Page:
Marriage improves ACS prognosis—especially for men

A study published in the Journal of the American Heart Association this month identified marriage as a predictor of better short- and long-term outcomes in patients with acute coronary syndromes (ACS), most notably male patients.

Though daily clinical practice focuses more on the physical side of things—like biological risk factors for coronary artery disease—we know psychosocial parameters can have a significant influence on heart health, first author Gil Marcus, MD, and colleagues wrote in JAHA. In one study, spouses who reported improving their marriages lost an average of 10 pounds over six years; in another, unhappily married men were 86% more likely than their counterparts to experience sudden cardiac death.

“Most of the existing data emerging from studies include stable patients undergoing percutaneous coronary artery intervention, those undergoing coronary artery bypass surgery or patients with acute myocardial infarction,” Marcus, of Assaf-Harofeh Medical Center in Zerifin, Israel, and co-authors said. “The impact of marriage on the outcome of patients along the full spectrum of ACS is less robust.”

Marcus and his team pulled data from the ACS Israeli Survey, collected between 2004 and 2016, to compare the baseline characteristics and outcomes of married patients with ACS to the outcomes of unmarried patients with the same indication. Of 7,233 participants, 5,642—78% of the group—reported being married, and those patients tended to be younger and were less often hypertensive.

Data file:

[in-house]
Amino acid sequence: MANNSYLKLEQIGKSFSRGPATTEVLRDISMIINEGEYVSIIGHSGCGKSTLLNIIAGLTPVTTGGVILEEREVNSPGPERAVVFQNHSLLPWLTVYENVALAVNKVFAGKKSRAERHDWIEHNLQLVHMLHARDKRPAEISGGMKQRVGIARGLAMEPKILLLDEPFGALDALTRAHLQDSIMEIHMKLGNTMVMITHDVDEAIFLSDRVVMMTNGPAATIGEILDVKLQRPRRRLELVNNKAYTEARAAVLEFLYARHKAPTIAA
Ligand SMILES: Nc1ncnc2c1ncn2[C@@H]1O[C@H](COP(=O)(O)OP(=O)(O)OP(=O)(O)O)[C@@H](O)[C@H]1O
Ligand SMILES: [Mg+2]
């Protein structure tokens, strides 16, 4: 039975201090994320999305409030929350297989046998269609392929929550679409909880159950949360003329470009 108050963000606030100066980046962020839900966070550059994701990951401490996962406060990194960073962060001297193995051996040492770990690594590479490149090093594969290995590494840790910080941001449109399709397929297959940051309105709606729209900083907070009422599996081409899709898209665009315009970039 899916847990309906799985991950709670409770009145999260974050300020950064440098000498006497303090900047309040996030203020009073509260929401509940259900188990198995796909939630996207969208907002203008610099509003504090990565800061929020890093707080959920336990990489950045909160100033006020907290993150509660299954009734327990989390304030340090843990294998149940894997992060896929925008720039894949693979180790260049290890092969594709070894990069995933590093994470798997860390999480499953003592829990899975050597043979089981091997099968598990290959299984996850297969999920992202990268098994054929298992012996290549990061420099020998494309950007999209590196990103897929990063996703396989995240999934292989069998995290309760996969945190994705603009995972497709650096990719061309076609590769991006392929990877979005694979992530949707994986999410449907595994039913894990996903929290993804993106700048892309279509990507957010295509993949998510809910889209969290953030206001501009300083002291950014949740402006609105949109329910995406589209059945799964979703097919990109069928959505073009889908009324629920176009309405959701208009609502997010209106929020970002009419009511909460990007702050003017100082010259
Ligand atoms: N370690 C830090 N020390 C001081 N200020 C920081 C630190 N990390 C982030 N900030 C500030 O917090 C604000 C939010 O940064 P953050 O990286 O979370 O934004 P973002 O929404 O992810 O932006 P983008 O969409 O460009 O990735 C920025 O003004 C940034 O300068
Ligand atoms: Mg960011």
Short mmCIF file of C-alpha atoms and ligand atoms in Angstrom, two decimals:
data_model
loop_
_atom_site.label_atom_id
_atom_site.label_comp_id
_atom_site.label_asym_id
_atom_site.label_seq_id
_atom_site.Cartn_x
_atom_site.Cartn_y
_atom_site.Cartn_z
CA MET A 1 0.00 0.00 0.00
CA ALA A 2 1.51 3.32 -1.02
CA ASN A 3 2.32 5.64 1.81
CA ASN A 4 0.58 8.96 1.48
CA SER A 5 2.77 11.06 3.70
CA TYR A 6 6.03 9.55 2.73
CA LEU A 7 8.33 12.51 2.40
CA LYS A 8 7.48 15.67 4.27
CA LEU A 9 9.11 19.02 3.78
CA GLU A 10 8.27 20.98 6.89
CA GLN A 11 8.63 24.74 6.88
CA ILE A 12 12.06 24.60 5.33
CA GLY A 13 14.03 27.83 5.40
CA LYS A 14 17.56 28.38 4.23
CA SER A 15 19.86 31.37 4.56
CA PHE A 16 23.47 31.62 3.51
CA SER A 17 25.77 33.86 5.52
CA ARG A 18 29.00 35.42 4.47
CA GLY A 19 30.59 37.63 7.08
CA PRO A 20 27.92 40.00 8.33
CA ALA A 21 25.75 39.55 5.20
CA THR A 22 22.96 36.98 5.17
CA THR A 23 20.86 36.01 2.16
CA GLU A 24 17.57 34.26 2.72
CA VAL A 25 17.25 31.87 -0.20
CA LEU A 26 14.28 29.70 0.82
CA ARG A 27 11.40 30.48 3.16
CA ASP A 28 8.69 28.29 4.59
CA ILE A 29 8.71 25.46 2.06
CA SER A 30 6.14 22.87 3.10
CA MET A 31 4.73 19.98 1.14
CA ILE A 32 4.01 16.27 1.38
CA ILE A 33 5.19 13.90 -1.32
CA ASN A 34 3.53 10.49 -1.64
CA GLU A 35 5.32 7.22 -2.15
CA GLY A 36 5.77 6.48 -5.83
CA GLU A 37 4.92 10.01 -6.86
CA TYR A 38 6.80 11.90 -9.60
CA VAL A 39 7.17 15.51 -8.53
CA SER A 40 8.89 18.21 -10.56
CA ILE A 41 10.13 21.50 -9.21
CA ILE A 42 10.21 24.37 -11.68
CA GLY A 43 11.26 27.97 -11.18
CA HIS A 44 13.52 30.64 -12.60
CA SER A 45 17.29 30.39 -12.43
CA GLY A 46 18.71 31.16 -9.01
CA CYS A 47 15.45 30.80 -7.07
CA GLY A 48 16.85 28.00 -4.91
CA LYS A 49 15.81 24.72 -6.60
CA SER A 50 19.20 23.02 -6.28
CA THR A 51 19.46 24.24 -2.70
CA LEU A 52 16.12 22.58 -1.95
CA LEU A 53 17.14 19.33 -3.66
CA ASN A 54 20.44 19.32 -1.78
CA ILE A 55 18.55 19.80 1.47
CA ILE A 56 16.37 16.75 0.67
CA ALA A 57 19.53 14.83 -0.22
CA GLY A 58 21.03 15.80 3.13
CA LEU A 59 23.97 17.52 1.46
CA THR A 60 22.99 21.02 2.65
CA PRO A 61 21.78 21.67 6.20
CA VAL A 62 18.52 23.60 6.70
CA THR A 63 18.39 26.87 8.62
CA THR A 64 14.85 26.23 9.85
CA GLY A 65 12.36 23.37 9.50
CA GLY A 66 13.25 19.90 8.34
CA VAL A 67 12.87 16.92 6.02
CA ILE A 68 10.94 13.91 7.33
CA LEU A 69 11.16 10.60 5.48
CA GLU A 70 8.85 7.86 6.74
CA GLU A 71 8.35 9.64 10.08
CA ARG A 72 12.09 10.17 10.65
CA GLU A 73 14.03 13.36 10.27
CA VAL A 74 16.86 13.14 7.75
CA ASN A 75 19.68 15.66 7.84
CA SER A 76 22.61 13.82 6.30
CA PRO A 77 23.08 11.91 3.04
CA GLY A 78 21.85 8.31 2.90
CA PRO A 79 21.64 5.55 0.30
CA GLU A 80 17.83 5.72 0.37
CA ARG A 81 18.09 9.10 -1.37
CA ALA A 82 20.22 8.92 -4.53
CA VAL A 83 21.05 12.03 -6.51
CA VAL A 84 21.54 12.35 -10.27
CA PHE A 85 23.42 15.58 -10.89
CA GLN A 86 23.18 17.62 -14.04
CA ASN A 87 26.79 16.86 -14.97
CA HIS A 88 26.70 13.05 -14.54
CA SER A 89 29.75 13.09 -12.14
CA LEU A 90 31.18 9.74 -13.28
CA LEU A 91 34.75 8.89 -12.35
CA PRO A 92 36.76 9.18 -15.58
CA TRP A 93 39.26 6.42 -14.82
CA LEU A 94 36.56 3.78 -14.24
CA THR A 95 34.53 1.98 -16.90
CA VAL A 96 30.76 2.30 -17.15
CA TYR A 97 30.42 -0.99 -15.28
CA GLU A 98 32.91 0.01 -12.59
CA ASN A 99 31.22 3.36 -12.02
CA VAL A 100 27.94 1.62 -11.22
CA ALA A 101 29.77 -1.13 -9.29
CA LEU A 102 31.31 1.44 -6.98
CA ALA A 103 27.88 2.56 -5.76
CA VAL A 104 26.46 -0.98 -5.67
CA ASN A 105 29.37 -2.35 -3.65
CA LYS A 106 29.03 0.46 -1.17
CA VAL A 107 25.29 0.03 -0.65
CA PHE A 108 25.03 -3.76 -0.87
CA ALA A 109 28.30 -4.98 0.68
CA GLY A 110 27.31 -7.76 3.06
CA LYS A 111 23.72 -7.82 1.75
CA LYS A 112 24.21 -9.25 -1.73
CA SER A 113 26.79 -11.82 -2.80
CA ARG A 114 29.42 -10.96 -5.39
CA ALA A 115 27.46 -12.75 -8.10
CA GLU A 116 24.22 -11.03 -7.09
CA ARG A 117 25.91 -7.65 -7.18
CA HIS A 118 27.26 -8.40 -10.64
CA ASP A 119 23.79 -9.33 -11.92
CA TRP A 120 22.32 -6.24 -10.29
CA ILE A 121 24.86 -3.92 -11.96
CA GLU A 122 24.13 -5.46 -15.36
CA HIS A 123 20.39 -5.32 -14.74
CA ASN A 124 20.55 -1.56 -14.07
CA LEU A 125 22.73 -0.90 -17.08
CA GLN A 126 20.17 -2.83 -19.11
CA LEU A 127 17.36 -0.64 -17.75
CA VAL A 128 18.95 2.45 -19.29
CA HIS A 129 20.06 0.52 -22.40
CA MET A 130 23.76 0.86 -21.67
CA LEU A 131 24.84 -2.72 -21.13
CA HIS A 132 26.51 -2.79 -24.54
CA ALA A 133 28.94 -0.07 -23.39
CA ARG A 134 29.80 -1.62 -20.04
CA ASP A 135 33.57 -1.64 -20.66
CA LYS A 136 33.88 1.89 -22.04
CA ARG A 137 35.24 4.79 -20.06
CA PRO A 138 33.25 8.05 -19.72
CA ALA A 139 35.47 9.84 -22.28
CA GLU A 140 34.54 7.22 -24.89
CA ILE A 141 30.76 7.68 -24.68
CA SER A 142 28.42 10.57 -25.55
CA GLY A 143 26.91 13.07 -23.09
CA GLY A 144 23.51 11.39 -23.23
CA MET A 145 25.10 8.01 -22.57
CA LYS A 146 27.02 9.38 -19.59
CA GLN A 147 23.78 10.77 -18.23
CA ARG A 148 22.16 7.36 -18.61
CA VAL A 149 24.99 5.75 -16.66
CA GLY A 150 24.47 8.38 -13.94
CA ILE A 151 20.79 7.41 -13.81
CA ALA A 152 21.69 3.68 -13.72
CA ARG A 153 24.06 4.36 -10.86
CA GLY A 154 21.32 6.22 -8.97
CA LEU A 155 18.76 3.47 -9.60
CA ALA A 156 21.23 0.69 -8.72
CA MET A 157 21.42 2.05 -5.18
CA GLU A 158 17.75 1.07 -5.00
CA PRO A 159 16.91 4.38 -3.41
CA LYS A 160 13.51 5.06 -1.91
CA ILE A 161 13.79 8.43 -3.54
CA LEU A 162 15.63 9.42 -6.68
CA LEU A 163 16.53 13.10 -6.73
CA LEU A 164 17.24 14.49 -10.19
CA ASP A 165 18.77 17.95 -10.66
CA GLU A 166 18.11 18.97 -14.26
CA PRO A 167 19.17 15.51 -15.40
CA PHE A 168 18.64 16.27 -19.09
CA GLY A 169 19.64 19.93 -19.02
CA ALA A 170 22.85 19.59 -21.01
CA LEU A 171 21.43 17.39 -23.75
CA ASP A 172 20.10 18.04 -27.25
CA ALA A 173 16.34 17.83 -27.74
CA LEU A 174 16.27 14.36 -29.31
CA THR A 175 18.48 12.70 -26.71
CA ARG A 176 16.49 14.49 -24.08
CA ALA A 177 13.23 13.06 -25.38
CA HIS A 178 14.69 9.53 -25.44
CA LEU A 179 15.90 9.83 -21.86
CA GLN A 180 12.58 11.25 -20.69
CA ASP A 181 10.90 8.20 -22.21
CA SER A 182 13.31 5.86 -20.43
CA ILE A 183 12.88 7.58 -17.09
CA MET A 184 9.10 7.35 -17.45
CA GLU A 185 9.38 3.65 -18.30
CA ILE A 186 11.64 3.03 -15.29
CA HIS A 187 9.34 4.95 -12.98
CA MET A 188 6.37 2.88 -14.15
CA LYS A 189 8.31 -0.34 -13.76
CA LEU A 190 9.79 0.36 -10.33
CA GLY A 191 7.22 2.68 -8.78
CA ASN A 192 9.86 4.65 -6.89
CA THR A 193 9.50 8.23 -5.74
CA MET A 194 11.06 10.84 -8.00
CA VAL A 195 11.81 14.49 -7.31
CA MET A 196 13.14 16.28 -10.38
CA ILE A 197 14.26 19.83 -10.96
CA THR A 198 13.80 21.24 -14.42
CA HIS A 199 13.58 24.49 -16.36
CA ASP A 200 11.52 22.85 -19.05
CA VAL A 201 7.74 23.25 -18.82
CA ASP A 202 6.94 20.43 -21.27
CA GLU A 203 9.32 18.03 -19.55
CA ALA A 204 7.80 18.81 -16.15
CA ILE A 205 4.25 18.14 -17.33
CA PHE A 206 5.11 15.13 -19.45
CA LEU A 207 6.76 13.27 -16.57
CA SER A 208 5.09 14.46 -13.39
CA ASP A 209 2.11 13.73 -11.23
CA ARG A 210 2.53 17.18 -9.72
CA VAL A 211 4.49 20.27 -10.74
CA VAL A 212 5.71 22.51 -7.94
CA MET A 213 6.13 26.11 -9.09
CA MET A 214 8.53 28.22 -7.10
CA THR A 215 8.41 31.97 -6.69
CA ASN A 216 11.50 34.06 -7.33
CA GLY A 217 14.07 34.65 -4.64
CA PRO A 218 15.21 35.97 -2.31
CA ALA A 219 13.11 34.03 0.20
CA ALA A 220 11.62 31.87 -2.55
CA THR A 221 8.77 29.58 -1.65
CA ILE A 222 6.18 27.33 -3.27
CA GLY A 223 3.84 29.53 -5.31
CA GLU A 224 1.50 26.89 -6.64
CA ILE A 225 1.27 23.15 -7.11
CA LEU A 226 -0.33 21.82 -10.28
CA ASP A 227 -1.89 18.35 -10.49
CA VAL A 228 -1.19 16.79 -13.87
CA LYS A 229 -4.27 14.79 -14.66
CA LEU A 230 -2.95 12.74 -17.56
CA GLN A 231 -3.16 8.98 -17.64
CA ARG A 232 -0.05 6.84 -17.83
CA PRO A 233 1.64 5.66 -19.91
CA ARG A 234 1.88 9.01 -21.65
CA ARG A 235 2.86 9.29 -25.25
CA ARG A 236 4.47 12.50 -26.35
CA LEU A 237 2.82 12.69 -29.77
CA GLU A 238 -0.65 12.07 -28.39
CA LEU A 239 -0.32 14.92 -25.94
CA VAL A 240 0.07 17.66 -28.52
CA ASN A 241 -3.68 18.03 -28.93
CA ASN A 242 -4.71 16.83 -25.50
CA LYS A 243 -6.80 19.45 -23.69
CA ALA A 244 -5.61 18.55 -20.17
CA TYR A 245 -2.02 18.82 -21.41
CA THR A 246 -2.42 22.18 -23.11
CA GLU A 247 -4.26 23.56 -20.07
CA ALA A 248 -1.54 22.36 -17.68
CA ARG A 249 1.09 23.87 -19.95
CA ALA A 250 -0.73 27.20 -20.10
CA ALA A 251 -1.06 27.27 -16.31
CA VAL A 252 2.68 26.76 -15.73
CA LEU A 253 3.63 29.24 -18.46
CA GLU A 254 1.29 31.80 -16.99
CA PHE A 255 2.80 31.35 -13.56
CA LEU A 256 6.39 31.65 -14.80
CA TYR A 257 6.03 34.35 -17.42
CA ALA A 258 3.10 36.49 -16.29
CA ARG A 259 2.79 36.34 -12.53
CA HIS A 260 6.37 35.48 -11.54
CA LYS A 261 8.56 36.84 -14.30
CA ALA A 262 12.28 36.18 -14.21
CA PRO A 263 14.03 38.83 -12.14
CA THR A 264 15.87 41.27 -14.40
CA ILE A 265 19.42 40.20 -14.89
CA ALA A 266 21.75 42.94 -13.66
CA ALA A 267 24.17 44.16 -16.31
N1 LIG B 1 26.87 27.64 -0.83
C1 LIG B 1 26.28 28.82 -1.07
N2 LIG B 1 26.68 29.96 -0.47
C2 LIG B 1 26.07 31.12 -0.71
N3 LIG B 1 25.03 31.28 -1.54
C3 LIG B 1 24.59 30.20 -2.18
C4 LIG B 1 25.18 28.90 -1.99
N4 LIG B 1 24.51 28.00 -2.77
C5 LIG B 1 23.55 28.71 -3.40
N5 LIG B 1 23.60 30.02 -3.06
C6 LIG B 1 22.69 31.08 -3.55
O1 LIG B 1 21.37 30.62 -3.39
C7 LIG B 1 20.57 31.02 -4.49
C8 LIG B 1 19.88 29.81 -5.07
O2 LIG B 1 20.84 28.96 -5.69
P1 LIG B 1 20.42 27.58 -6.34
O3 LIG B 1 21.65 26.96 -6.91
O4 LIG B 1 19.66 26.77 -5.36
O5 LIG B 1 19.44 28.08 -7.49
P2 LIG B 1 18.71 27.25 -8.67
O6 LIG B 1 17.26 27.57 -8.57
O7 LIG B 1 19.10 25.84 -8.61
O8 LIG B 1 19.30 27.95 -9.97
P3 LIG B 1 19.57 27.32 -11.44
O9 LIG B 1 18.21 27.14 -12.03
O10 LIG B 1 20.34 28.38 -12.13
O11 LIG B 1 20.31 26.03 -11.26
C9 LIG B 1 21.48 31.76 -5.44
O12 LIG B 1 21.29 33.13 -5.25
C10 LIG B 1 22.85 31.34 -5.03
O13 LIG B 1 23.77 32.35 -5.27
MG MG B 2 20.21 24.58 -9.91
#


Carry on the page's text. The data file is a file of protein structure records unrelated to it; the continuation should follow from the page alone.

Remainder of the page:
Just over half of women in the study were married, and 83% of men reported the same. All-cause mortality incidence at 30 days and one year was lower in married patients—3.1% and 7.6% in married subjects compared to 7.1% and 15.3% in unmarried subjects. After adjusting for covariates, Marcus et al. concluded married patients were 26% less likely to die from any cause in the five years following their ACS diagnosis compared to unmarried patients.

The authors identified a sex difference in their findings, too. They said married men had the best long-term prognosis for ACS, while unmarried women saw the worst long-term prognosis. Marriage seemed to be protective in both the short- and long-term for all patients.

“These disparities might result from a higher incidence of depression among women, especially if non-married,” Marcus and co-authors wrote. “Other social explanations for these differences include the fact that women had a longer delay in seeking care, they were less likely to involve their spouses in the recovery process and, in general, they were believed to have less support and lack of belief in their cardiac conditions.”

The team said their work was limited in that patients self-reported data about their marital status, subjecting the research to bias. Marcus et al. also included all unmarried patients in a singular group when, in reality, they likely have varying characteristics that should be explored in a separate study.

“This study adds to the accumulated knowledge highlighting the association between marital status and outcomes after ACS,” the authors wrote. “Because marital status can be viewed as a risk-stratifying index, it is suggested that caregivers focus on secondary prevention measures in the non-married patients, especially non-married women, probably reflecting a more vulnerable population.”